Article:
Critical Analysis of Avi texts

Avi has written an abundant amount of books in his long career. Part of his appeal to young readers is his extremely varied range of topics covered in his novels. He has written comedies, historical fiction, fables and many more. It is very difficult to compare and contrast his books because of how different they can be. Sometimes it is like comparing apples to oranges. In the case of The Book Without Words and Don't You Know There's a War On? that problem is exactly the issue. I will begin with a short description of each of the books.

The Book Without Words
This novel is set in the medieval era and the story revolves around an alchemist, his servant and his raven. The action begins with the alchemist using a mysterious Book Without Words to create the stones of life. His servant, Sybil and his raven, Odo come into the information that their Master plans to sacrifice them in order to gain eternal life and they must make a decision as to what plan of action to take in order to survive. The story is in the format of a fable with anthropomorphic characters and a final lesson to be learned.

Don't You Know There's a War On?

This novel is set during World War II and follows the life of a young boy throughout his fifth grade year in school. When he discovers that his favorite teacher is going to be fired, Howie and his best friend, Denny, come up with a plan to save her job. It demonstrates the effect that a really good teacher can have on the lives of his/her students and the important lessons students can learn from life.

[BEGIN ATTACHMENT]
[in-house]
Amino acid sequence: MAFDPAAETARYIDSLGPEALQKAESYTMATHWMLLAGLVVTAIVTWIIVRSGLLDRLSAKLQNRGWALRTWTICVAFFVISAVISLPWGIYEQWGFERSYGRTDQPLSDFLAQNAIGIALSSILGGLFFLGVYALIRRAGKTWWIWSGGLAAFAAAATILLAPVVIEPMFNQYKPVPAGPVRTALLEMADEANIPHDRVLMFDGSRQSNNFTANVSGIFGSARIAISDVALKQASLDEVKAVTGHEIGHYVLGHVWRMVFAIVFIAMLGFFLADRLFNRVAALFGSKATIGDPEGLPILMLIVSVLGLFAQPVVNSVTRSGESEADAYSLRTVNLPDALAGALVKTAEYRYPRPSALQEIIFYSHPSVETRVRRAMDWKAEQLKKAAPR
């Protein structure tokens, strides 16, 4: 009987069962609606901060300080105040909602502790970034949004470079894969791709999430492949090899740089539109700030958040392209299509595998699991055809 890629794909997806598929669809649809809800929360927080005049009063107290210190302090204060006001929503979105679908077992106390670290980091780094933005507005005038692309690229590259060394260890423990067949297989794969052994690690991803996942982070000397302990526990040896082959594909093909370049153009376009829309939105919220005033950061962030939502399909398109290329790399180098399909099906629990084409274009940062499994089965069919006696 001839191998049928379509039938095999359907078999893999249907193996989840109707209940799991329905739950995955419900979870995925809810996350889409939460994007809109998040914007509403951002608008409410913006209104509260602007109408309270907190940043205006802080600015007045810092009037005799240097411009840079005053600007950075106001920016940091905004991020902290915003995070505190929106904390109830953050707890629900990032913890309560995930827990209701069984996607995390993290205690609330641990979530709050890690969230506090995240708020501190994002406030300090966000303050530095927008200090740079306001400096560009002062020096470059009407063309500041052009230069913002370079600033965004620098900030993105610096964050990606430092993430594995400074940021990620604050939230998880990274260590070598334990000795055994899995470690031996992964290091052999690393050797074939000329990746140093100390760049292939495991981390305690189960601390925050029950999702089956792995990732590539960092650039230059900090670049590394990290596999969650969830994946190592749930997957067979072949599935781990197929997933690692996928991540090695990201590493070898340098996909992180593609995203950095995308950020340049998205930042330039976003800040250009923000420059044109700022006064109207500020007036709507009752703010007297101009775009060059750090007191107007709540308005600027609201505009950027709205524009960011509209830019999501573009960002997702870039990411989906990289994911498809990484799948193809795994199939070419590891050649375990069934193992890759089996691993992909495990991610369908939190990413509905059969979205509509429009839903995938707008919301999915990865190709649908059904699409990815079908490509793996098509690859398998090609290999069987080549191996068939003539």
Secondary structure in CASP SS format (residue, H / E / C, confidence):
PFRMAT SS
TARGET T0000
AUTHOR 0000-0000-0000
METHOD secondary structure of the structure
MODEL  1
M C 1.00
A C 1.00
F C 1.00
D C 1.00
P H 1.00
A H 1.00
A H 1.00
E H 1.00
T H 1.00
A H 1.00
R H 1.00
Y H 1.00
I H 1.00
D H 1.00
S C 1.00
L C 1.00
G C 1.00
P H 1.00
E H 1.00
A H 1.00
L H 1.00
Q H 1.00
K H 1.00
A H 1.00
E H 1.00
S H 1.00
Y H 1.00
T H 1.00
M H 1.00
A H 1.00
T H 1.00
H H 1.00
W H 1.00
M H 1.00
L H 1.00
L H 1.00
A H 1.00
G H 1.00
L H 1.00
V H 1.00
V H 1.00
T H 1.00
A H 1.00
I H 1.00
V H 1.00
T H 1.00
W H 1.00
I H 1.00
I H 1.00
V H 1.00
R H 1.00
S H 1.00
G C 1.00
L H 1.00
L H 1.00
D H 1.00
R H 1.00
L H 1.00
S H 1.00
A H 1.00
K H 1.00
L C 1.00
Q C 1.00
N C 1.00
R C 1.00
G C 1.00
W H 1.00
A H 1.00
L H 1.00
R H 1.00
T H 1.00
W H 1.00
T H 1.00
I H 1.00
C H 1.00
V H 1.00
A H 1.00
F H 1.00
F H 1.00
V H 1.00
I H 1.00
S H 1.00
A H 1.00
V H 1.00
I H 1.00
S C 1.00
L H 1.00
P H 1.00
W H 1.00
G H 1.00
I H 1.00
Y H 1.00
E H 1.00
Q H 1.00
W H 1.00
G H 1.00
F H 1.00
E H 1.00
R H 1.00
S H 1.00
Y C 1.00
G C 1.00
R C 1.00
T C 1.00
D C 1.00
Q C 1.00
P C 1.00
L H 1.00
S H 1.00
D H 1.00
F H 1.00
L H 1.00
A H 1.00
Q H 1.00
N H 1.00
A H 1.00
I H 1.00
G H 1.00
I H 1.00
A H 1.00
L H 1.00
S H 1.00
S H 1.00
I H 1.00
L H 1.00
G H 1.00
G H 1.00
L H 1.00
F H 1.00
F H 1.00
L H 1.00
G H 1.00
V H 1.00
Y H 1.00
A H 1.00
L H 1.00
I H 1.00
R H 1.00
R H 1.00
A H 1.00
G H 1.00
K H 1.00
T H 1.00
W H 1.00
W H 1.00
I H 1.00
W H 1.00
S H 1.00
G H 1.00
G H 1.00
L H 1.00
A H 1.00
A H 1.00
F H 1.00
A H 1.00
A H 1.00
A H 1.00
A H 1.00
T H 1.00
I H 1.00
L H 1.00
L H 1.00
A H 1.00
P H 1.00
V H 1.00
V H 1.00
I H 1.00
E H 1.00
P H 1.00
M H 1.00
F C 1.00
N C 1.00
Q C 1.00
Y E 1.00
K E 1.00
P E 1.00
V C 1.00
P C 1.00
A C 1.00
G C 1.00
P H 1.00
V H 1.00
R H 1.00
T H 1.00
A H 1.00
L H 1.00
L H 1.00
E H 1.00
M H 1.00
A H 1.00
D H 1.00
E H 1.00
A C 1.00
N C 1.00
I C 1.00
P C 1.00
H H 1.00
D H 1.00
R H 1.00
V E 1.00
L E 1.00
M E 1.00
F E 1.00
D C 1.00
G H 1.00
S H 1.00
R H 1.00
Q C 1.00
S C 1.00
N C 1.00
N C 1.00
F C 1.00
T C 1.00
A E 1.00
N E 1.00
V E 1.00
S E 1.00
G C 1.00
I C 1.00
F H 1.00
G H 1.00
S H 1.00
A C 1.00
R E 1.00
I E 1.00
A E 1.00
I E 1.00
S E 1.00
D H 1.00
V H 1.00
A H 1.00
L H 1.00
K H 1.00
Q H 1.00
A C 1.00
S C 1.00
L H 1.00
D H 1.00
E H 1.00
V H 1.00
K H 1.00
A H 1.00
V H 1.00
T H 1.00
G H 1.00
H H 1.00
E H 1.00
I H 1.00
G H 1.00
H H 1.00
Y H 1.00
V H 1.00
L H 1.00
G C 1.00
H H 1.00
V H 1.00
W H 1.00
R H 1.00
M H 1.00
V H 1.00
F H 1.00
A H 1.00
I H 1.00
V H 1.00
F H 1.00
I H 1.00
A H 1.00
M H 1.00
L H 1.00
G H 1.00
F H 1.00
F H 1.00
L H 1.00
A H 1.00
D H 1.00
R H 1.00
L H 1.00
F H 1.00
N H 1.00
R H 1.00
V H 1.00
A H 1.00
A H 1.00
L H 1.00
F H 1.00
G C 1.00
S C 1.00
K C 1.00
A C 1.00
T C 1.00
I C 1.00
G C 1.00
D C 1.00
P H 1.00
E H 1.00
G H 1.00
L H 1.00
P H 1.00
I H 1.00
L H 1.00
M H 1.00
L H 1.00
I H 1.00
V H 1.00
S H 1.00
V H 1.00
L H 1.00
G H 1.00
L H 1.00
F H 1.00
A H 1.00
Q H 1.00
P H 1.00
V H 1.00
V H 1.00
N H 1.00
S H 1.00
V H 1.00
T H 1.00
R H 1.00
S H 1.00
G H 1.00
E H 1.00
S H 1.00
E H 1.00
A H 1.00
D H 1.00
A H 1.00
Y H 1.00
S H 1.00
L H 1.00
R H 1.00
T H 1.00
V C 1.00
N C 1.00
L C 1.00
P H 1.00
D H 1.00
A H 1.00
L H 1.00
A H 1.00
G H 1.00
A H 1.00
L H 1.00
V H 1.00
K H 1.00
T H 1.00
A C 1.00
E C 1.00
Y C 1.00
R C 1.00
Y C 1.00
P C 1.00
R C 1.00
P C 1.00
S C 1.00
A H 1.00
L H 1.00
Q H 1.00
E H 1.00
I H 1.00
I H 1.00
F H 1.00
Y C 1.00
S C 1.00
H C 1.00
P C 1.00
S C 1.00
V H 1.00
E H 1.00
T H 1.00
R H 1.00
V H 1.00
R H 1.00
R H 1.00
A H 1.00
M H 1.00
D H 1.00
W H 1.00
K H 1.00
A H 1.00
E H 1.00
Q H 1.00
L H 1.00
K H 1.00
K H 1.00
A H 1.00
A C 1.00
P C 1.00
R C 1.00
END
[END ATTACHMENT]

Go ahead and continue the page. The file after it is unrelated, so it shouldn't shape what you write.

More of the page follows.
Both of these books are wonderfully written and exciting from the first page. The action continues nearly right up to the very end of the book. The books are each set in extremely distinct time periods and the era almost becomes a character in itself because of the deep description provided and the effects on the action the time has. Avi's characterizations are deep and meaningful and he does a wonderful job making the characters real to the reader. Howie and Denny and Sybil, Alfric and Odo are all experiencing a crisis in morality. In The Book Without Words the characters must confront the knowledge that their Master has placed them in a position where they must chose ending his life or losing their own. Sybil struggles with this dilemma in the fact that she wishes to find a way to save herself without betraying her Master. Howie learns of a course of action to take place that he feels is extremely unfair. He and his friend must decide whether or not Miss Gossim's job should be saved. As soon as Howie determines the reason for the firing he decides that it is unjust and he sets out to fix the situation. Both dilemmas are solved by the end of the novels, however, they are solved in very different ways. In Don't You Know There's a War On? the novel is concluded with a successful and happy Howie. However, in The Book Without Words, the action is concluded with the demise of Sybil's Master, the metamorphasis of Odo and the uncertain future of the three main characters. Each of these books seems to be teaching a few lessons one of which is the same. Both books provide the idea that even the underdog can win a battle if the cause is important enough to them. Both Sybil and Howie succeed in their causes. However, The Book Without Words mentions the importance of understanding that life is not eternal and the important aspect of life is not how long it is but the quality of the life led. Don't You Know There's a War On? highlights the importance of friendship and the lasting effect that relationships have on those involved. These books are really wonderful reads that engage the reader right from the beginning and keep your complete attention all the way to the end. They discuss topics that are important for all people young and old to think about including friendship, ethics, and mortality. These books left me wanting more and led me right to some of Avi's fantastic other titles like Midnight Magic, Crispin: The Cross of Lead and The Man Who Was Poe.